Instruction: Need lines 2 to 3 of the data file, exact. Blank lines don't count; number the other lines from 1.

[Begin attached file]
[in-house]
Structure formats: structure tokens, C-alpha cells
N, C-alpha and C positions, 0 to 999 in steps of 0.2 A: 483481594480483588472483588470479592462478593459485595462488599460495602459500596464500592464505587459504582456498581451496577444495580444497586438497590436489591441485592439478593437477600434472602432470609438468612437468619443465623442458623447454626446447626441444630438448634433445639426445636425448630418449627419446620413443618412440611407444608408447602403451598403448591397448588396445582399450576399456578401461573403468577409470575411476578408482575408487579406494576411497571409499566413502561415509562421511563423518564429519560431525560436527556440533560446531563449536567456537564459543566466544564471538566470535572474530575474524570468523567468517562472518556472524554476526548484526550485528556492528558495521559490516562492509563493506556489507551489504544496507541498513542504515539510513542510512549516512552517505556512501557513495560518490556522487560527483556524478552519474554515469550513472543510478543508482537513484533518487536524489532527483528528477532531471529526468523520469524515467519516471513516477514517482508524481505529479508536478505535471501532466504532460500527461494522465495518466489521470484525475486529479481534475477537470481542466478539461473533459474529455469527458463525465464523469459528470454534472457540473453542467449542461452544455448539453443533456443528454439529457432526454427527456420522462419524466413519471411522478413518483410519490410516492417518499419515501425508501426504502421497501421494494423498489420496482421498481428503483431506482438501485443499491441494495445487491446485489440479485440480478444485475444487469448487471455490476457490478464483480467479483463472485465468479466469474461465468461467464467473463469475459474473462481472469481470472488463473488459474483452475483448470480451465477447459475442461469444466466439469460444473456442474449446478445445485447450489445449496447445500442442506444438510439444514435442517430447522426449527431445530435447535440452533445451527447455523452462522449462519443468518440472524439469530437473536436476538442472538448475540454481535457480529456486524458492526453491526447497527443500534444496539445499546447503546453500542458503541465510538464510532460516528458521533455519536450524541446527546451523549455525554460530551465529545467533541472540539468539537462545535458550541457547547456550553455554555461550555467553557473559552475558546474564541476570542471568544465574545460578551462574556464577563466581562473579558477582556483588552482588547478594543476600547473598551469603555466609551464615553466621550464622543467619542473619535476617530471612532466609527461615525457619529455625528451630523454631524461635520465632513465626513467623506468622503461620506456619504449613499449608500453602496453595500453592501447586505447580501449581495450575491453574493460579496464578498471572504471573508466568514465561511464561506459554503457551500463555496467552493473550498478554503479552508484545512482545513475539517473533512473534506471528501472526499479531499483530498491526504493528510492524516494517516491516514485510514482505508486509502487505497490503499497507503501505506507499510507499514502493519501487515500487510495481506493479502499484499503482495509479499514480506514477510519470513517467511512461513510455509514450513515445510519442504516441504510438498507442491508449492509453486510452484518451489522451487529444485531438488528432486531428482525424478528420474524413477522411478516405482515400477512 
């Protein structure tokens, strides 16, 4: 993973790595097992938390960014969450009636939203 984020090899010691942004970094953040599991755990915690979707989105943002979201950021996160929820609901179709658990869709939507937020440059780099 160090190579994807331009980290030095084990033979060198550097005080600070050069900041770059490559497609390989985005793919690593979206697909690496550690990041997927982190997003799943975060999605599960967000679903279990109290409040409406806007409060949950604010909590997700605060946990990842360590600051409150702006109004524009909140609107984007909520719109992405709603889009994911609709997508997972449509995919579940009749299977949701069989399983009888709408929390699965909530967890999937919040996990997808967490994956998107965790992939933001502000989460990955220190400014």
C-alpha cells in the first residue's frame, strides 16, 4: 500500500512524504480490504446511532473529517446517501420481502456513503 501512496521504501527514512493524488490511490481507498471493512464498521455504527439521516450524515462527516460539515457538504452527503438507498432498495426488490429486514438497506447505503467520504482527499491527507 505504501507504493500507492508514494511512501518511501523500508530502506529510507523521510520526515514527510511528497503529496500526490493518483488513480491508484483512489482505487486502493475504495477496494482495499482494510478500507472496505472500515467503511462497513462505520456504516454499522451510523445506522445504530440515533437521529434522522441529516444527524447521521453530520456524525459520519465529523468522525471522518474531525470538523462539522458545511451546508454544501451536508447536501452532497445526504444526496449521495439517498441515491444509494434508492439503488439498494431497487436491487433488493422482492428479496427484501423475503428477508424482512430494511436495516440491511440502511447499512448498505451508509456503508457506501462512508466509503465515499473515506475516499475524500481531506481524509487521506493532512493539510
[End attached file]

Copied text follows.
Structure formats: structure tokens, C-alpha cells
N, C-alpha and C positions, 0 to 999 in steps of 0.2 A: 483481594480483588472483588470479592462478593459485595462488599460495602459500596464500592464505587459504582456498581451496577444495580444497586438497590436489591441485592439478593437477600434472602432470609438468612437468619443465623442458623447454626446447626441444630438448634433445639426445636425448630418449627419446620413443618412440611407444608408447602403451598403448591397448588396445582399450576399456578401461573403468577409470575411476578408482575408487579406494576411497571409499566413502561415509562421511563423518564429519560431525560436527556440533560446531563449536567456537564459543566466544564471538566470535572474530575474524570468523567468517562472518556472524554476526548484526550485528556492528558495521559490516562492509563493506556489507551489504544496507541498513542504515539510513542510512549516512552517505556512501557513495560518490556522487560527483556524478552519474554515469550513472543510478543508482537513484533518487536524489532527483528528477532531471529526468523520469524515467519516471513516477514517482508524481505529479508536478505535471501532466504532460500527461494522465495518466489521470484525475486529479481534475477537470481542466478539461473533459474529455469527458463525465464523469459528470454534472457540473453542467449542461452544455448539453443533456443528454439529457432526454427527456420522462419524466413519471411522478413518483410519490410516492417518499419515501425508501426504502421497501421494494423498489420496482421498481428503483431506482438501485443499491441494495445487491446485489440479485440480478444485475444487469448487471455490476457490478464483480467479483463472485465468479466469474461465468461467464467473463469475459474473462481472469481470472488463473488459474483452475483448470480451465477447459475442461469444466466439469460444473456442474449446478445445485447450489445449496447445500442442506444438510439444514435442517430447522426449527431445530435447535440452533445451527447455523452462522449462519443468518440472524439469530437473536436476538442472538448475540454481535457480529456486524458492526453491526447497527443500534444496539445499546447503546453500542458503541465510538464510532460516528458521533455519536450524541446527546451523549455525554460530551465529545467533541472540539468539537462545535458550541457547547456550553455554555461550555467553557473559552475558546474564541476570542471568544465574545460578551462574556464577563466581562473579558477582556483588552482588547478594543476600547473598551469603555466609551464615553466621550464622543467619542473619535476617530471612532466609527461615525457619529455625528451630523454631524461635520465632513465626513467623506468622503461620506456619504449613499449608500453602496453595500453592501447586505447580501449581495450575491453574493460579496464578498471572504471573508466568514465561511464561506459554503457551500463555496467552493473550498478554503479552508484545512482545513475539517473533512473534506471528501472526499479531499483530498491526504493528510492524516494517516491516514485510514482505508486509502487505497490503499497507503501505506507499510507499514502493519501487515500487510495481506493479502499484499503482495509479499514480506514477510519470513517467511512461513510455509514450513515445510519442504516441504510438498507442491508449492509453486510452484518451489522451487529444485531438488528432486531428482525424478528420474524413477522411478516405482515400477512 